University of Melbourne research into health industry data has found chiropractors attracted more complaints than physiotherapists and osteopaths but it was a small percentage of practitioners who accounted for one in three chiropractic grievances.
The overall complaint rate for the three professions was eight per 1000 practice years.
The chiropractors’ rate (29) was three times higher than osteopaths (10) and six times higher than physiotherapists (5).
But most chiropractors had no complaints – 1.3 per cent faced more than one complaint and accounted for almost 36 per cent of the profession’s total complaints.
The retrospective cohort study, published in Chiropractic & Manual Therapies, analysed all formal complaints about all registered chiropractors, osteopaths and physiotherapists in Australia lodged with health regulators from 2011 to 2016.
University of Melbourne Medical School Senior Lecturer Dr Anna Ryan worked on the study with Melbourne School of Population and Global Health Research Fellow Dr Lay San Too and Associate Professor Marie Bismark.
Dr Ryan said more detailed analysis was needed to fully explain the results.
“Clearly the small group of practitioners who are the subject of more than one complaint (70 out of 5450) are having a significant impact on the complaints rate for chiropractors,” Dr Ryan said said.
“Understanding more about this group so that they can be helped to meet their regulatory obligations appears to be a key first step in responding to these data.”
During the study period, 5450 chiropractors, 2241 osteopaths and 31 534 physiotherapists were registered to practice in Australia.
Most (92.3 per cent of chiropractors, 97.1 per cent of osteopaths and 98.5 of physiotherapists) had no complaints. In total, 1139 complaints were lodged across the professions.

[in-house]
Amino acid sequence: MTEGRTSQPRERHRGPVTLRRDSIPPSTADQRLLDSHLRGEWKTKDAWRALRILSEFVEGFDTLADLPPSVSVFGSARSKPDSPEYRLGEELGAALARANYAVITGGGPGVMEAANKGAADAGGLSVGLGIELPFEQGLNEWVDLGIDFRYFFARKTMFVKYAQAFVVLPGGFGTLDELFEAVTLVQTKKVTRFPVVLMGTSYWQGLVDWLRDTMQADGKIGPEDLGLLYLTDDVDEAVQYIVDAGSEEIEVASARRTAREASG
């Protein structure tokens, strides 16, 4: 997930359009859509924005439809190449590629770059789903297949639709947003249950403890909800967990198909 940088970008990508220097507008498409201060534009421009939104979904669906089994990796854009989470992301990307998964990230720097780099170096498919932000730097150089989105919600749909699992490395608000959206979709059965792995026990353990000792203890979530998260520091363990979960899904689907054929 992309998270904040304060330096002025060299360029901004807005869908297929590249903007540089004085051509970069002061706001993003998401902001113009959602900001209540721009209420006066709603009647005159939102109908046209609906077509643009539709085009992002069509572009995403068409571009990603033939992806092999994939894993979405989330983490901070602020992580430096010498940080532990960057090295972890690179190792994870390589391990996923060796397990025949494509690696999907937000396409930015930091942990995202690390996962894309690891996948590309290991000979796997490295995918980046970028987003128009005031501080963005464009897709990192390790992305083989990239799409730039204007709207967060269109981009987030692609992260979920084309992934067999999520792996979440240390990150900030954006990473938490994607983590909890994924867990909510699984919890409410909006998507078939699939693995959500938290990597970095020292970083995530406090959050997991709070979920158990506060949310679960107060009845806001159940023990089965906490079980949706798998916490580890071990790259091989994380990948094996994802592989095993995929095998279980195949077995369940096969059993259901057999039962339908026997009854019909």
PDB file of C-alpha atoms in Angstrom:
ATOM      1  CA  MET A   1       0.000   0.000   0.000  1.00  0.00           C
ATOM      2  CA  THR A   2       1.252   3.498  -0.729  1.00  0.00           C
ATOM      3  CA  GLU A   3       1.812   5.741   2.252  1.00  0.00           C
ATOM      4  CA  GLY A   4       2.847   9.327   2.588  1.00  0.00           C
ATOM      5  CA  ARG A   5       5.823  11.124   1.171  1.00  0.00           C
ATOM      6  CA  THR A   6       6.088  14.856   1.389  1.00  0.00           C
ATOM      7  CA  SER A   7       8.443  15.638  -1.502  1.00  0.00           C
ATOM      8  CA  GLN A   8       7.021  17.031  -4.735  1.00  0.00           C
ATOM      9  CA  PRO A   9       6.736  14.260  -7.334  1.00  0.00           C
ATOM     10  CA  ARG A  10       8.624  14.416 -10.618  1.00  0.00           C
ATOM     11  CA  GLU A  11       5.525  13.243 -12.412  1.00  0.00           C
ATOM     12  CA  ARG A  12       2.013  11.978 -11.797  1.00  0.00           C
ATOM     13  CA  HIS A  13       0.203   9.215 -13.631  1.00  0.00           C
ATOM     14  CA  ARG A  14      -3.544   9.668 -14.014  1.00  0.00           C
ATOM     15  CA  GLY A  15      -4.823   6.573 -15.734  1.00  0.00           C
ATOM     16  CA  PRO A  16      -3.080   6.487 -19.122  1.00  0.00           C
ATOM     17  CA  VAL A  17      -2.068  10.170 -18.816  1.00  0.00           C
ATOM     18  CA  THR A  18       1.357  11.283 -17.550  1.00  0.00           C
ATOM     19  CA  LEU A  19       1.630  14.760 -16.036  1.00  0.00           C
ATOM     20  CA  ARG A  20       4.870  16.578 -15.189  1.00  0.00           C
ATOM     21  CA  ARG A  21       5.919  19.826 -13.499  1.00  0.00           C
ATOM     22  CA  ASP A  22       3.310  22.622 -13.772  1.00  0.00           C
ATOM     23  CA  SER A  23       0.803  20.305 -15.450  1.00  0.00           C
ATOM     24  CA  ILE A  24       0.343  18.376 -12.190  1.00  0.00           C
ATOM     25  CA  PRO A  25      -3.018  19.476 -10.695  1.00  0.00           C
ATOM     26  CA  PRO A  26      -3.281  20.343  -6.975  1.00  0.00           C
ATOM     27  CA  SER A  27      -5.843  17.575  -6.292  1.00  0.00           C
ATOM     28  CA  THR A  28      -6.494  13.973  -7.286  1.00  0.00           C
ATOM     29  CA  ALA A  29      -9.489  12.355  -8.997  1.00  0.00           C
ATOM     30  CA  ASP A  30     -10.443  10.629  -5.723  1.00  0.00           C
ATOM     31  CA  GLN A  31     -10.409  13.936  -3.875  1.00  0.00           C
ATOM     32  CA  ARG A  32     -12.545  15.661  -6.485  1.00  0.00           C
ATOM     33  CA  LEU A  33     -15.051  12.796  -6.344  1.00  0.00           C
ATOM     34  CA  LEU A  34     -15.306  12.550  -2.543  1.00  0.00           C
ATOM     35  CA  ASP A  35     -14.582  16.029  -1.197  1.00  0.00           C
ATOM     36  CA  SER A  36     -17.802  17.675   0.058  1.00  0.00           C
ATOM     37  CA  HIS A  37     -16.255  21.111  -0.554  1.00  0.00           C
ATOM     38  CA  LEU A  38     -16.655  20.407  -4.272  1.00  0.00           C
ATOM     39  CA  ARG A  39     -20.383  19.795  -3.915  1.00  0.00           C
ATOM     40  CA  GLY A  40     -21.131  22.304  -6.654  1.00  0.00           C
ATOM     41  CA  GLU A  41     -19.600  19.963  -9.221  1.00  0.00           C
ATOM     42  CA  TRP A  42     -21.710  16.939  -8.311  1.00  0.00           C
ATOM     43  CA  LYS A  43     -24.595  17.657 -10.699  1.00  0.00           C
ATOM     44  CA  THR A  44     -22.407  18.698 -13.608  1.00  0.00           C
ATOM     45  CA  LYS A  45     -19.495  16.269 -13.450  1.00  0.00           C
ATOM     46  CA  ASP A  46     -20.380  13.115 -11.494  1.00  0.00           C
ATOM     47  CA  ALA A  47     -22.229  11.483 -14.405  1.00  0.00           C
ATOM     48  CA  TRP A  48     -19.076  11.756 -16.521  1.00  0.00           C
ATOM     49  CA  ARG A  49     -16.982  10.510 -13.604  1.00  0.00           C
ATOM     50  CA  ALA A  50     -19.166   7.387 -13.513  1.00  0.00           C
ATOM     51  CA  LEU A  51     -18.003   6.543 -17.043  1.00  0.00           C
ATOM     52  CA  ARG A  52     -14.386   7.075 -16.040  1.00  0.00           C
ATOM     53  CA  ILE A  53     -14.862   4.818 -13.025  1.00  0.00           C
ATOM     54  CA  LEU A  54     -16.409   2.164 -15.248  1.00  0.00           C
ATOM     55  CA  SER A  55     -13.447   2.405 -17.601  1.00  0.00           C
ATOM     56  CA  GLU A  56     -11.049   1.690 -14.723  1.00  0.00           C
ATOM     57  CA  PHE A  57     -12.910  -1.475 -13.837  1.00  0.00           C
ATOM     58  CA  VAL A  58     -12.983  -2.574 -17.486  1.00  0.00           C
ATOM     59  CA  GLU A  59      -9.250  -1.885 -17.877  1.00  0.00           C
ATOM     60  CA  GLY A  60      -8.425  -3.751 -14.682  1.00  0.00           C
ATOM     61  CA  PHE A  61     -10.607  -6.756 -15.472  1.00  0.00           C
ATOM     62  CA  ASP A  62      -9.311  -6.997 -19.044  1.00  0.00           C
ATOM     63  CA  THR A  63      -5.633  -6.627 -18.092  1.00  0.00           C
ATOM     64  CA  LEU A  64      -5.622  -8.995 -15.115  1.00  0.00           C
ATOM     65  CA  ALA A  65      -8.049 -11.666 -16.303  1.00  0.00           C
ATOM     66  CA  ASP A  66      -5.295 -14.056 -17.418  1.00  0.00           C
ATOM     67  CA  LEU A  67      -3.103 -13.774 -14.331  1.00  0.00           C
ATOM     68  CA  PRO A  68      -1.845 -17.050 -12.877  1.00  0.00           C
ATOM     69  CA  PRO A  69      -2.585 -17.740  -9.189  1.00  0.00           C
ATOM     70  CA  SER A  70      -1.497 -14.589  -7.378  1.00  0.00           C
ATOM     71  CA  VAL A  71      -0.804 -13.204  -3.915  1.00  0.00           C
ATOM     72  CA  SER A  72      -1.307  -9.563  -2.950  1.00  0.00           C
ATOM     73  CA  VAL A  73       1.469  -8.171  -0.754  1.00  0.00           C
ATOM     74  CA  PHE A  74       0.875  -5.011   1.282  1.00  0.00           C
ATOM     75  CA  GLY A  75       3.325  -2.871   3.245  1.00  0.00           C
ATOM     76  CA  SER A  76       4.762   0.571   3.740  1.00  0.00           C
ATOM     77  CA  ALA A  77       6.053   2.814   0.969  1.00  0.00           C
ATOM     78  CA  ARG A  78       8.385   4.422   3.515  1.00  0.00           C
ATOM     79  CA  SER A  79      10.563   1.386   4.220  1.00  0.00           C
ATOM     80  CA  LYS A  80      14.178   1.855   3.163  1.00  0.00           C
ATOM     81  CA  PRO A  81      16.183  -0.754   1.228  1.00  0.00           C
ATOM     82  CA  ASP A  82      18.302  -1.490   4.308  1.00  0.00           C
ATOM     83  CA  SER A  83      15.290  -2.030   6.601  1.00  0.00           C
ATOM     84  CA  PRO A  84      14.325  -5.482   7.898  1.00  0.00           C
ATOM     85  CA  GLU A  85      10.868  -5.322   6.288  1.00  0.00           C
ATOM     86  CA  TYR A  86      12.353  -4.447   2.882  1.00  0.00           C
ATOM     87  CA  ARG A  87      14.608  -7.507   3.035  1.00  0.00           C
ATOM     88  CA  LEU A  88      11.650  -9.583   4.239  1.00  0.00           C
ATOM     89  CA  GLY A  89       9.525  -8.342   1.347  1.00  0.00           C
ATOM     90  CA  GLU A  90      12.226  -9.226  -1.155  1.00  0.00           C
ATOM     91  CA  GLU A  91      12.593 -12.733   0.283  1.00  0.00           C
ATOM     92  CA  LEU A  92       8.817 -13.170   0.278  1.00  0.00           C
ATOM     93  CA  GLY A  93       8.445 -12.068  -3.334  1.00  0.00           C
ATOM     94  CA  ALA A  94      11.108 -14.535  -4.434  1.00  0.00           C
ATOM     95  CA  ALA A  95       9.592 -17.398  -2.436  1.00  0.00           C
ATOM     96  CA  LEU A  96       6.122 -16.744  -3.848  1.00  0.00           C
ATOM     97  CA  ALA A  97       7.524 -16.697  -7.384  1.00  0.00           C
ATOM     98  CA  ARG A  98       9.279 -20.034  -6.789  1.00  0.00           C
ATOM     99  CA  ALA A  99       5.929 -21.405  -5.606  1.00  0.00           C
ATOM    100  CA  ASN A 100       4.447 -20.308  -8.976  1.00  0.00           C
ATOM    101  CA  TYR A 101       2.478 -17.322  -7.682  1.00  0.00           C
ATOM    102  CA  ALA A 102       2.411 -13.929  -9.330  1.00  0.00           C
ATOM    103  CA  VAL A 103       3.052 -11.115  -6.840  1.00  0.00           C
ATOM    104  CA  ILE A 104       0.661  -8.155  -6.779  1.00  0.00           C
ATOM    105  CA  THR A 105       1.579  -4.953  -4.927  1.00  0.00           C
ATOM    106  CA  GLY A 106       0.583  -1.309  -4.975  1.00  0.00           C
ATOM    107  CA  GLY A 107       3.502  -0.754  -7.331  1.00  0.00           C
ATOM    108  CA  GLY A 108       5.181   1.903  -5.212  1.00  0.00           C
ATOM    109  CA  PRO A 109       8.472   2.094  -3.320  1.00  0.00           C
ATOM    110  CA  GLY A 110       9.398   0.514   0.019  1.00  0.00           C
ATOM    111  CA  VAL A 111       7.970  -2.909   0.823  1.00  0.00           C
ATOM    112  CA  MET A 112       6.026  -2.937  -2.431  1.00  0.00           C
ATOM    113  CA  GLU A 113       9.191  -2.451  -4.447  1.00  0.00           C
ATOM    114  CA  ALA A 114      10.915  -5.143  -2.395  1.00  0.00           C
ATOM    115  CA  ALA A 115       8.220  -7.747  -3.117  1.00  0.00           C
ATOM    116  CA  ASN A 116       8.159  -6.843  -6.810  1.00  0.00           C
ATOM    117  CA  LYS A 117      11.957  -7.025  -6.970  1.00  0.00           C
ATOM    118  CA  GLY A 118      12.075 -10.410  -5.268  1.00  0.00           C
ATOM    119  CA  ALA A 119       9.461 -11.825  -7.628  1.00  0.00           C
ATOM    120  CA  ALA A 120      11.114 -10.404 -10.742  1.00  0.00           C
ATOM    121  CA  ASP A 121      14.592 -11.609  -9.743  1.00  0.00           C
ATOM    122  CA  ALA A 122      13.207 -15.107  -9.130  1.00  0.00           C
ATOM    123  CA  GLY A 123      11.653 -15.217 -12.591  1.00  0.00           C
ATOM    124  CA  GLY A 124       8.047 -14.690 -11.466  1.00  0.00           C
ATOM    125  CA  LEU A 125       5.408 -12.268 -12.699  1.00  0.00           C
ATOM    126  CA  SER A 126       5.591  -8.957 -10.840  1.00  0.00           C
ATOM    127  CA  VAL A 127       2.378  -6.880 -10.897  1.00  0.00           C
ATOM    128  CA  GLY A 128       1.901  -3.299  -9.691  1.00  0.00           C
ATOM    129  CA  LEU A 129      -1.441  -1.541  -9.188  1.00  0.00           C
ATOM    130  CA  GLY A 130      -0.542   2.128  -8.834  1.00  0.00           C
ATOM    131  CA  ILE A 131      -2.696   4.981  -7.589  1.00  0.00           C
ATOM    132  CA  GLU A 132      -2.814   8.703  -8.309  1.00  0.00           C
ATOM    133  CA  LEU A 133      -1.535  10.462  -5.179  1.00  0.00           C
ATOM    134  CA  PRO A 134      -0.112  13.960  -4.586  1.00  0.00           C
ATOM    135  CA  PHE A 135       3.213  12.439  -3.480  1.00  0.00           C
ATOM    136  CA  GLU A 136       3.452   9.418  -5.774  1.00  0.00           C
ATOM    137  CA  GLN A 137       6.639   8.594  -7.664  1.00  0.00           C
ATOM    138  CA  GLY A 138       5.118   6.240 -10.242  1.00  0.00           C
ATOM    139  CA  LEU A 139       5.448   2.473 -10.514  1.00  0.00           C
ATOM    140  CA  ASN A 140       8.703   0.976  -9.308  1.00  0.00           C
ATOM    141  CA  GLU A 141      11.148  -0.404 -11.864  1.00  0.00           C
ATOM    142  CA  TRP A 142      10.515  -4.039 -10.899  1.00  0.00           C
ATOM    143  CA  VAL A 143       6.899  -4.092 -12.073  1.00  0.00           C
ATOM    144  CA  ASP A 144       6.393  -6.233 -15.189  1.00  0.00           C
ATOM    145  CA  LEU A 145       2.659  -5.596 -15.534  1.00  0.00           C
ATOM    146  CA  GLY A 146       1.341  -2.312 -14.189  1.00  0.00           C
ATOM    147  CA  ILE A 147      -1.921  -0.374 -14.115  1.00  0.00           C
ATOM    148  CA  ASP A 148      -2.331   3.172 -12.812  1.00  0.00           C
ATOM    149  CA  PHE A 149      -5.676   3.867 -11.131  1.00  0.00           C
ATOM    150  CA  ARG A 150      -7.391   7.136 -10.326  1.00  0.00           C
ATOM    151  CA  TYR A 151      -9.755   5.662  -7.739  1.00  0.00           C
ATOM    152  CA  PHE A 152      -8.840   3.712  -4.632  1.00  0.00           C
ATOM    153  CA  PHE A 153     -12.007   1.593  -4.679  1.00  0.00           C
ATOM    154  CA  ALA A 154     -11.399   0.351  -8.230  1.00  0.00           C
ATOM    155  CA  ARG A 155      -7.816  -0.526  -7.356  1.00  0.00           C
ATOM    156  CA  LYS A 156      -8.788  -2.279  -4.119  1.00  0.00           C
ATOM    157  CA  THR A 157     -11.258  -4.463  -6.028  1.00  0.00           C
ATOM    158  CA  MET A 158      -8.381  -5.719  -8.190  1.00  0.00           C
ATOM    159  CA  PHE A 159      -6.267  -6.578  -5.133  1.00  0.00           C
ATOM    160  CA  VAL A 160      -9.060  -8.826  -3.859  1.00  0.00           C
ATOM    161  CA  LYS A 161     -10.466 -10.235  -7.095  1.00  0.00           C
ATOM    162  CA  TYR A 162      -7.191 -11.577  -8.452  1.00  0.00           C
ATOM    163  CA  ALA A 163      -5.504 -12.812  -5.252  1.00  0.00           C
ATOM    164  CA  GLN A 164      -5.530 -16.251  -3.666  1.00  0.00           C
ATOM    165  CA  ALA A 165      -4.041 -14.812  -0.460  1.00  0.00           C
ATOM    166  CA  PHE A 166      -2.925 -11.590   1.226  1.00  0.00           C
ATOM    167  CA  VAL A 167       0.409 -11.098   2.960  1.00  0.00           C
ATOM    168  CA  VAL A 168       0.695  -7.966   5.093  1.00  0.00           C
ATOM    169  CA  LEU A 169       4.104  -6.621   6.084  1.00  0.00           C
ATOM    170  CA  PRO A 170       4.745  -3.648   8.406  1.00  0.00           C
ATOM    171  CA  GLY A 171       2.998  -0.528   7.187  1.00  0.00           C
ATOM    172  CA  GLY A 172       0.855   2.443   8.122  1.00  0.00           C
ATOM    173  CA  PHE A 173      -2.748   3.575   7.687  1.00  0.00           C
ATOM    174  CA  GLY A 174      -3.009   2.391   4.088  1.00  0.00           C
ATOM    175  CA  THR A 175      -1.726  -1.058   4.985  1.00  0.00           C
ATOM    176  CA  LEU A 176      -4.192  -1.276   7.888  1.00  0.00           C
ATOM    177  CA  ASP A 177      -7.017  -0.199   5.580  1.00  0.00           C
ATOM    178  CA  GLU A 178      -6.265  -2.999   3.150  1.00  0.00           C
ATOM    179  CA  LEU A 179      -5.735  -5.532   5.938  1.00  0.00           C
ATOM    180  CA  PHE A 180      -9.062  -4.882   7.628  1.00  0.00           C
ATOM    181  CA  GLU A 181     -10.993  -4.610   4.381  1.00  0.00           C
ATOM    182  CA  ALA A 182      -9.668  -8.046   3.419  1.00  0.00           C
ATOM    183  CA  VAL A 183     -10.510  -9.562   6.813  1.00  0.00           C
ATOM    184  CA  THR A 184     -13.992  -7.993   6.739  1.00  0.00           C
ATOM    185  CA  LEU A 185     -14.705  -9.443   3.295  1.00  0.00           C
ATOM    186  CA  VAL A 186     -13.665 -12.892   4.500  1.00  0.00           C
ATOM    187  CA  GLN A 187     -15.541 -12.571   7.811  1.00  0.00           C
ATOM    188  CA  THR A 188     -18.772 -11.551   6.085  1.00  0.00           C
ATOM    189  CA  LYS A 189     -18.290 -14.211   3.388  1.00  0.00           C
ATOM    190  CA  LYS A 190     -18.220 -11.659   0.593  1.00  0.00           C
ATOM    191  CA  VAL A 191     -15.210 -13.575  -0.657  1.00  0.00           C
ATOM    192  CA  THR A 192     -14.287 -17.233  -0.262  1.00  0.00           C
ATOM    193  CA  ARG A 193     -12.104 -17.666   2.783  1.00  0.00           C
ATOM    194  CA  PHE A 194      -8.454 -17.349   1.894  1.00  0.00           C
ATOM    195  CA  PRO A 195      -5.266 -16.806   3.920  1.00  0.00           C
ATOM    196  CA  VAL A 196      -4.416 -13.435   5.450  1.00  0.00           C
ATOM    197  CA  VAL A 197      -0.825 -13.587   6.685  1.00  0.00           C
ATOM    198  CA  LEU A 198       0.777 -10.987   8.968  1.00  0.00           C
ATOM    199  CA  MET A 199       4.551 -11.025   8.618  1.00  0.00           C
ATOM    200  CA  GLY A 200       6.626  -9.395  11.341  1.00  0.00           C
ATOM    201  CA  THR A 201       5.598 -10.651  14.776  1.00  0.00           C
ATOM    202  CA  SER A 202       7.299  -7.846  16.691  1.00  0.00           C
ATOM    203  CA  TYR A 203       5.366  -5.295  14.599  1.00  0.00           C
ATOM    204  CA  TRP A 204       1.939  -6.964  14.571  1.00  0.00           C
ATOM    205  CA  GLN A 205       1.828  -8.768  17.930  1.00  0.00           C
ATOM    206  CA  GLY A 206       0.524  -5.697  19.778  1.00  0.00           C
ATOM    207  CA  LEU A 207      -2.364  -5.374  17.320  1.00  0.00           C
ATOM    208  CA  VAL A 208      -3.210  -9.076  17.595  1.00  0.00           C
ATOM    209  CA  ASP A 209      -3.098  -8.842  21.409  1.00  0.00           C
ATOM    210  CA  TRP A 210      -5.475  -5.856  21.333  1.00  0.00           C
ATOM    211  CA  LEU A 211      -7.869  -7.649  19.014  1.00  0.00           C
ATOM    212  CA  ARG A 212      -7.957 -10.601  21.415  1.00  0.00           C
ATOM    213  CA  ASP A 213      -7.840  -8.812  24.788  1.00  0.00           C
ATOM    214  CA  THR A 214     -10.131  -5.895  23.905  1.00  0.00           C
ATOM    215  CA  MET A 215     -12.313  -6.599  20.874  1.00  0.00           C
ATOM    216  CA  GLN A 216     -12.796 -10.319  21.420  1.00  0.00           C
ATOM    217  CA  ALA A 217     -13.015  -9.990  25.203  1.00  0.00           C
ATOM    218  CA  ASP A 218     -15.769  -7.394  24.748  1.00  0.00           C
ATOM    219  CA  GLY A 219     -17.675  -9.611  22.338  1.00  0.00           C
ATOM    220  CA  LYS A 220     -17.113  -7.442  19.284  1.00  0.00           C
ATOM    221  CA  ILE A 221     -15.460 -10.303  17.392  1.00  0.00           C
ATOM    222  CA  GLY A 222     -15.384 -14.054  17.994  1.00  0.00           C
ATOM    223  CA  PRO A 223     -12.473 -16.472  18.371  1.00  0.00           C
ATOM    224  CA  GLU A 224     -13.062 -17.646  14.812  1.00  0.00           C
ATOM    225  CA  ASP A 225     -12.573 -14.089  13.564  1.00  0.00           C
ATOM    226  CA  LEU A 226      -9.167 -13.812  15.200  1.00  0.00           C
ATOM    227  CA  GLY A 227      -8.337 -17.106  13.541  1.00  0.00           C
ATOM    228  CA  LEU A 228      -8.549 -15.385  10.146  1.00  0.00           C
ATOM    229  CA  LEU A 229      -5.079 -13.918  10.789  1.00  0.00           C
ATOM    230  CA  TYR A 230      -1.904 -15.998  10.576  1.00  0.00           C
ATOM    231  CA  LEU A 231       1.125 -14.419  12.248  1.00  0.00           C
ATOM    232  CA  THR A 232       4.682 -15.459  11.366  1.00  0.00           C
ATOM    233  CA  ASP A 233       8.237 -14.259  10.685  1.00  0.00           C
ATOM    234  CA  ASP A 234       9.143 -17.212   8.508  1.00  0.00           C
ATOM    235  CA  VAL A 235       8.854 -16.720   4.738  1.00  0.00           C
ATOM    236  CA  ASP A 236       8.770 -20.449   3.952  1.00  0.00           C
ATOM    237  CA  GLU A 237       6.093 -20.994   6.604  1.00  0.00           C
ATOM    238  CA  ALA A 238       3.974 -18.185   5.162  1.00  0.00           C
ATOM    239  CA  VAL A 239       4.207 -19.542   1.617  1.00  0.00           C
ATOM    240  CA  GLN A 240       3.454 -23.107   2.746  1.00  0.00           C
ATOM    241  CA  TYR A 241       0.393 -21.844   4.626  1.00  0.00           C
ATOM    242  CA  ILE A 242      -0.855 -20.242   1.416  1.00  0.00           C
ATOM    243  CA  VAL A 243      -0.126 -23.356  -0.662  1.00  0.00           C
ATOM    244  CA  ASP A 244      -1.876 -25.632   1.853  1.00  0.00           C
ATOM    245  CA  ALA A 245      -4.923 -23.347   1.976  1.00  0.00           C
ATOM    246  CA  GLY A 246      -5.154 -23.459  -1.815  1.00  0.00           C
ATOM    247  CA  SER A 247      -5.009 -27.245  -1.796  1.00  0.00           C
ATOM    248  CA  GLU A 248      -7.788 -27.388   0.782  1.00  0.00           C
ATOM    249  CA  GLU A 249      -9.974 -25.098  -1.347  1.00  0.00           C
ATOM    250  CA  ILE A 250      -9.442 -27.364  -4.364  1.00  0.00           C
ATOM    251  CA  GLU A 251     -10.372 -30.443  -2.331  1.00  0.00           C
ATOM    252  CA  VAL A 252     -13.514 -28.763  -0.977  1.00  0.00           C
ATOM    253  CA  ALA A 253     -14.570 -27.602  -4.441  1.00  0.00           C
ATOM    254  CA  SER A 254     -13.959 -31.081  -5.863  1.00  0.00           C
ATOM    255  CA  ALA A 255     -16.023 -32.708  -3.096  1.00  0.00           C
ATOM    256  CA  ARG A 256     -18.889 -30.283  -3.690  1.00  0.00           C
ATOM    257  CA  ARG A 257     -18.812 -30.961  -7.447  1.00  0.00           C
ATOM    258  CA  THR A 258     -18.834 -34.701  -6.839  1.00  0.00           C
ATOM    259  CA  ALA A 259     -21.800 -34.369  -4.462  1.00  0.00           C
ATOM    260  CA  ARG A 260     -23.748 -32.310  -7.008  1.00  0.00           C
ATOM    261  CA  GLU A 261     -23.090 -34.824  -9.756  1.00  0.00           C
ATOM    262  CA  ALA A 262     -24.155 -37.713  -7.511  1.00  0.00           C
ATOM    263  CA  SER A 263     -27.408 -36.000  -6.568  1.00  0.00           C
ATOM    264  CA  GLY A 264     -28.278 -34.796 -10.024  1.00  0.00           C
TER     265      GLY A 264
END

Complaints received included performance (procedures, treatment, communication, assessment/diagnosis and other), professional conduct issues (advertising/titles), sexual boundaries, fees/honesty, interpersonal behaviour, records/reports and other) and health issues.
Across the three professions, practitioners aged 66 years or older had a higher rate of complaints compared with those aged 35 years and younger.
Men also had 2.43 times more complaints than women. Around two-thirds of complaints about chiropractors and osteopaths related to professional conduct. One in five complaints about chiropractors related to advertising or fees/honesty.
Dr Ryan said physiotherapy’s smaller number of complaints should be investigated.
“It could be that there are models of care in place in physio settings which are somehow protective against complaints,” Dr Ryan said.
“For example, when patients are treated by teams of professionals in a public health setting, rather than an individual in a private practice, does that improve the quality of care and make concerns less likely to arise? And if so, are there elements of that which can be simulated in some way in private practice to achieve the same benefits for patients?”
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